In March of 1950 Heurich shifted to advertising Old Georgetown Beer, available first only in draft and then in cans. Old Georgetown Beer (there were also an ale and a bock) became Heurich's main brand until they closed in 1956. This Senate ale can, and its matching bock, were issued after the brewery’s shift in emphasis to Old Georgetown. They apparently were short-lived attempts to revive the Senate name, however, as both the non IRTP-Ale and non-IRTP Bock are rare cans. But they show how the brewery was struggling to keep ahold of its share of the marketplace at a time when small and medium-sized breweries everywhere were losing ground to the nationals and big regional breweries.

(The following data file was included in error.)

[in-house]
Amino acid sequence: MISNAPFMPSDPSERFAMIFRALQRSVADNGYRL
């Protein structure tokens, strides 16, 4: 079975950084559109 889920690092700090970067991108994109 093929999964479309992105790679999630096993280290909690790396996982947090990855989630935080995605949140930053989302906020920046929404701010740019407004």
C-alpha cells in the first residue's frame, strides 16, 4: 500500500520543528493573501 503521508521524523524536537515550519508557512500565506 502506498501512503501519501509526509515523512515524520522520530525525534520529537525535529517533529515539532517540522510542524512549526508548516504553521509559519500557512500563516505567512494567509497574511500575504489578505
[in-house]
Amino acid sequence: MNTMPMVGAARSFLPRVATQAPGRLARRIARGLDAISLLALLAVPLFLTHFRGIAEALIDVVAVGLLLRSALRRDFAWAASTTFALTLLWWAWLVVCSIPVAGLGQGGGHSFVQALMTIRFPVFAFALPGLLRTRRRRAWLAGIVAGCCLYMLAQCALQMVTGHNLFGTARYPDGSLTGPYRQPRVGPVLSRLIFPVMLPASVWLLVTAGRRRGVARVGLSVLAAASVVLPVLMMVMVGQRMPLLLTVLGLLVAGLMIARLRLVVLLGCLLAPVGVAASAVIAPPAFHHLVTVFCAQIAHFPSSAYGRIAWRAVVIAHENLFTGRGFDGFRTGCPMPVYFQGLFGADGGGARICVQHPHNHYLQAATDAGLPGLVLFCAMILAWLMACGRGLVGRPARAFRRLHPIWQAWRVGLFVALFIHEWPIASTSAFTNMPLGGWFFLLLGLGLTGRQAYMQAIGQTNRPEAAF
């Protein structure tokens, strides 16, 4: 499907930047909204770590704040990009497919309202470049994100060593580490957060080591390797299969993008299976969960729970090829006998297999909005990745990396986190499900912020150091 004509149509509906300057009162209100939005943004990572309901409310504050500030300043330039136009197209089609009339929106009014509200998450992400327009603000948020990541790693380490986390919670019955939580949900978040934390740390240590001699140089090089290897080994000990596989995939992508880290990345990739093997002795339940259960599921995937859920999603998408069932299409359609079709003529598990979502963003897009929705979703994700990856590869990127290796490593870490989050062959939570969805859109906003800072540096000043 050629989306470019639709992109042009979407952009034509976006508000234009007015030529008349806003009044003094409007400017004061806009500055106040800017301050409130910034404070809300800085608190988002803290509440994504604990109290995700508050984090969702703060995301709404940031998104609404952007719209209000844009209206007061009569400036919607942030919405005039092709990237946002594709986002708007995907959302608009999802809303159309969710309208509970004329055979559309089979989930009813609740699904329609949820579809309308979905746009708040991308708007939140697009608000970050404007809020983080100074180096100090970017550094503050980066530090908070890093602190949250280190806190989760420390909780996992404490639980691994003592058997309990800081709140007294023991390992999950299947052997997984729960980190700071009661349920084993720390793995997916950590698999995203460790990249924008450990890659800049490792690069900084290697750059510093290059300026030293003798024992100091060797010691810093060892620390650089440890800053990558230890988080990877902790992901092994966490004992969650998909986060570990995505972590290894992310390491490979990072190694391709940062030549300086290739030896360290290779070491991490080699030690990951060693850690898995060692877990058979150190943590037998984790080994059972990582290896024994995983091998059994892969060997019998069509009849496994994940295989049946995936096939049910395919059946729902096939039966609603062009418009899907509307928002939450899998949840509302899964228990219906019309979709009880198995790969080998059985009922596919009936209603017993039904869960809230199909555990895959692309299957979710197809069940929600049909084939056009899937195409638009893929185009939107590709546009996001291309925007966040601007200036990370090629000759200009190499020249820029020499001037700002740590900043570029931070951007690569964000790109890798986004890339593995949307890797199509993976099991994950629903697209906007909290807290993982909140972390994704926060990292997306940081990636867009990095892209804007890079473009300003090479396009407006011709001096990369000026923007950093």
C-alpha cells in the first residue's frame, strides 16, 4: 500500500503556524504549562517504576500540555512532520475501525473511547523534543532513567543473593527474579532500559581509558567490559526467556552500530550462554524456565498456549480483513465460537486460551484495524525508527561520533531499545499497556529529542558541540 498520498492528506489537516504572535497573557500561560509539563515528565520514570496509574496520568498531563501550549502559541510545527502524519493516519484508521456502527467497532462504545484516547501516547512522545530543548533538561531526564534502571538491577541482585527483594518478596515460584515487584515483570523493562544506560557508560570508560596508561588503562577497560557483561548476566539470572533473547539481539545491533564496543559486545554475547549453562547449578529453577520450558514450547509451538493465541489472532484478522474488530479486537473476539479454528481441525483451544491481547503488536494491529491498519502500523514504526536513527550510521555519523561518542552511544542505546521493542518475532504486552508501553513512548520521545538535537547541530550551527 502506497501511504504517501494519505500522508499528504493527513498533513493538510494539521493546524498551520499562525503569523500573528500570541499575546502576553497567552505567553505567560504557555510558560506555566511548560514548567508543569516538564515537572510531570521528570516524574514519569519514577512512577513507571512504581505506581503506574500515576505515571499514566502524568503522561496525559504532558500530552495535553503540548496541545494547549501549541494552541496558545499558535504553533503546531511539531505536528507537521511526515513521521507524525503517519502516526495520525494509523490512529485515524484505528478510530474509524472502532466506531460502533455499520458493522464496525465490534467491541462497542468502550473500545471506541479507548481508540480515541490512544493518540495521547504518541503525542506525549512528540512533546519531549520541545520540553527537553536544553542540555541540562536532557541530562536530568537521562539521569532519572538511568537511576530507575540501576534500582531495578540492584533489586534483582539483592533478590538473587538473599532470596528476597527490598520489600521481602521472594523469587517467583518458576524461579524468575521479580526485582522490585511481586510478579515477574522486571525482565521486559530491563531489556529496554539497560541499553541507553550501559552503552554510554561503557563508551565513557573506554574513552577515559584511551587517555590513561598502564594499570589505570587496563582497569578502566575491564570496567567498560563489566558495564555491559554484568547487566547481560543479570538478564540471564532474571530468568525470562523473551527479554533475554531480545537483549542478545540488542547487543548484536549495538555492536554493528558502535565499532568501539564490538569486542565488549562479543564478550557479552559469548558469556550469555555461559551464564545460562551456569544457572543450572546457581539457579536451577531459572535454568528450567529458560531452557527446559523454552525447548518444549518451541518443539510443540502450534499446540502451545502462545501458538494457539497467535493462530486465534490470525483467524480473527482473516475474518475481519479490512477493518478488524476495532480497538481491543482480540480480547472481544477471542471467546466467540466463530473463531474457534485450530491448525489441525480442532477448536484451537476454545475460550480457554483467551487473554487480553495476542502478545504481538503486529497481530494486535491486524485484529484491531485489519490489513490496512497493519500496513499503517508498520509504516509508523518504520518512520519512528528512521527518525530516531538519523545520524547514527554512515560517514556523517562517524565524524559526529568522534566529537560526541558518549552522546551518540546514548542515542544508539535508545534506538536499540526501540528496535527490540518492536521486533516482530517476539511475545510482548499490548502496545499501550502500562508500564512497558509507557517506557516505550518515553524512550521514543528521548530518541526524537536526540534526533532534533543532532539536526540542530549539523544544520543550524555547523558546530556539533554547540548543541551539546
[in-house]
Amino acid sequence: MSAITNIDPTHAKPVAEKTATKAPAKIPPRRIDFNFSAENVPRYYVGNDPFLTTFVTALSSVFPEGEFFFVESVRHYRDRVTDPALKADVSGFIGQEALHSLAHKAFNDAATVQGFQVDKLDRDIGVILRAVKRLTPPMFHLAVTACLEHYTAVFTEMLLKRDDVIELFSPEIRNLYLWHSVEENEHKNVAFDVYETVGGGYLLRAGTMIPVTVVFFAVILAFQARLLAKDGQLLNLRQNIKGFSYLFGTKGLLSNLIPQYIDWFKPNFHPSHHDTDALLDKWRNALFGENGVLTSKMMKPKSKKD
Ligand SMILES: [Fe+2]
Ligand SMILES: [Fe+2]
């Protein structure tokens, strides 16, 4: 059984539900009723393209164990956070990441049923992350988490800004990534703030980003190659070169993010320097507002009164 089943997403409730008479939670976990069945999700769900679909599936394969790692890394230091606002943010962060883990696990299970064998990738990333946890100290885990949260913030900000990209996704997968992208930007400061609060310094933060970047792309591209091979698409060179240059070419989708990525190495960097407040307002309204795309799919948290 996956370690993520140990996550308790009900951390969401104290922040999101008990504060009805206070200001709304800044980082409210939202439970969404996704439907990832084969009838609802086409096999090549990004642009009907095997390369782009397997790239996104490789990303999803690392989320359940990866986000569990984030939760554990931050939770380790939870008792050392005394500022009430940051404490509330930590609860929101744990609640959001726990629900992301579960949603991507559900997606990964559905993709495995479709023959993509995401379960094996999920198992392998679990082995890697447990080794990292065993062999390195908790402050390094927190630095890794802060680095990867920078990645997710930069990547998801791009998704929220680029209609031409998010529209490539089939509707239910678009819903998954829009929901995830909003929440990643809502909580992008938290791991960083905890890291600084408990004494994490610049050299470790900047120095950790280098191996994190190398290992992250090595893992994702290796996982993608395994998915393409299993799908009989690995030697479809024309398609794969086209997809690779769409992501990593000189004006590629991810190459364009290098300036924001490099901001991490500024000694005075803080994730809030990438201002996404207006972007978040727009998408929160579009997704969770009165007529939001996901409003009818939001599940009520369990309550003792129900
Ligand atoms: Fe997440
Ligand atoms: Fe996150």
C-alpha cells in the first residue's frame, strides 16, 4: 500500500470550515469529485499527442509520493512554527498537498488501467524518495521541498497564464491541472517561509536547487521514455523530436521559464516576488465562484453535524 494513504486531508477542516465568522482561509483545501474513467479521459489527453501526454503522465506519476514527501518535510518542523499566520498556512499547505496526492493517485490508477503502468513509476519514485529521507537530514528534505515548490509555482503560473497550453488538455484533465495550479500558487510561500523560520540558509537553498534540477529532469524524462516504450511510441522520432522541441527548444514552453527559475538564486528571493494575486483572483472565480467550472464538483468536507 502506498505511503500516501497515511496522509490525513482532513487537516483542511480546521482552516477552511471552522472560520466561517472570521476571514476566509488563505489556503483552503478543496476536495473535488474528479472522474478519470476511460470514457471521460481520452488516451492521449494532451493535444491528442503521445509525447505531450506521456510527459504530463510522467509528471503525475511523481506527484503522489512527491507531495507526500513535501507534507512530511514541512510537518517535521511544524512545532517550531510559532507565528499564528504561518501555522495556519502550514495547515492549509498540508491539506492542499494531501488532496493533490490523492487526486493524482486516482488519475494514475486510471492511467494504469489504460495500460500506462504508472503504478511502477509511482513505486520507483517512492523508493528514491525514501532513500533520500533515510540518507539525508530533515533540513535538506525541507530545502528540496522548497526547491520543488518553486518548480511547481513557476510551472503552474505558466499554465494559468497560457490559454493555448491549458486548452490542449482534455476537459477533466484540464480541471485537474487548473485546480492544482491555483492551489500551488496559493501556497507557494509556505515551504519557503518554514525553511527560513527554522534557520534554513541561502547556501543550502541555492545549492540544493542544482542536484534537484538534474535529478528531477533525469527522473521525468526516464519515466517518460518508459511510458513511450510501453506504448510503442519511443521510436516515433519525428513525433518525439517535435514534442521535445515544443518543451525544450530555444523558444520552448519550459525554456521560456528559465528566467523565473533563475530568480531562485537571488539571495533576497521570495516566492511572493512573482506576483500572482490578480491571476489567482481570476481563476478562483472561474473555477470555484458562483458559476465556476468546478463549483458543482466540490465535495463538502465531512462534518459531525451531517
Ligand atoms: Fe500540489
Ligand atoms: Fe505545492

Thanks to Steve Gordon for his information on date codes, and to "Candog" for the Senate Ale.
“Holiday Season Passes Unnoticed in Many brewers’ Ads” Modern Brewery Age (January 1950), 40.
Gary Heurich, “The Christian Heurich Brewing Company” Records of the Columbia Historical Society, 1973-1974 (Charlottesville, Virginia: University Press of Virginia, 1976), 612
“Champeer” Tide (August 5, 1949), 12.
Undated, uncredited advertisement. Christian Heurich Papers, The Historical Society of Washington, DC. MS 537. Container 3, Folder 30.
“Albert Bates Dies: Managed Heurich’s” The Washington Post (15 February 1955), 26.